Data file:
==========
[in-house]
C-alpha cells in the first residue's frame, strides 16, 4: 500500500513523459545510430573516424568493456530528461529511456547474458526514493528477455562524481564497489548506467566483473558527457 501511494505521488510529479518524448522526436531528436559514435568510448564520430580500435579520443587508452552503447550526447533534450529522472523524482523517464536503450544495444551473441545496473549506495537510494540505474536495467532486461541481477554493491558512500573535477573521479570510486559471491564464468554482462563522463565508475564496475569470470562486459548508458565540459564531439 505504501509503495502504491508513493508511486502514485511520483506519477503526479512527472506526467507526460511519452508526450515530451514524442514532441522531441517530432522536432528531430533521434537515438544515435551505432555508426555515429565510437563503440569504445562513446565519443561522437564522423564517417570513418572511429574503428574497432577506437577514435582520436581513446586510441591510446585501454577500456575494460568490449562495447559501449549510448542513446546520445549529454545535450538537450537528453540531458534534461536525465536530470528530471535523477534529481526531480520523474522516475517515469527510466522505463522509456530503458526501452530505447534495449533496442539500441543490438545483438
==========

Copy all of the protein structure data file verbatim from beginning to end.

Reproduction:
[in-house]
C-alpha cells in the first residue's frame, strides 16, 4: 500500500513523459545510430573516424568493456530528461529511456547474458526514493528477455562524481564497489548506467566483473558527457 501511494505521488510529479518524448522526436531528436559514435568510448564520430580500435579520443587508452552503447550526447533534450529522472523524482523517464536503450544495444551473441545496473549506495537510494540505474536495467532486461541481477554493491558512500573535477573521479570510486559471491564464468554482462563522463565508475564496475569470470562486459548508458565540459564531439 505504501509503495502504491508513493508511486502514485511520483506519477503526479512527472506526467507526460511519452508526450515530451514524442514532441522531441517530432522536432528531430533521434537515438544515435551505432555508426555515429565510437563503440569504445562513446565519443561522437564522423564517417570513418572511429574503428574497432577506437577514435582520436581513446586510441591510446585501454577500456575494460568490449562495447559501449549510448542513446546520445549529454545535450538537450537528453540531458534534461536525465536530470528530471535523477534529481526531480520523474522516475517515469527510466522505463522509456530503458526501452530505447534495449533496442539500441543490438545483438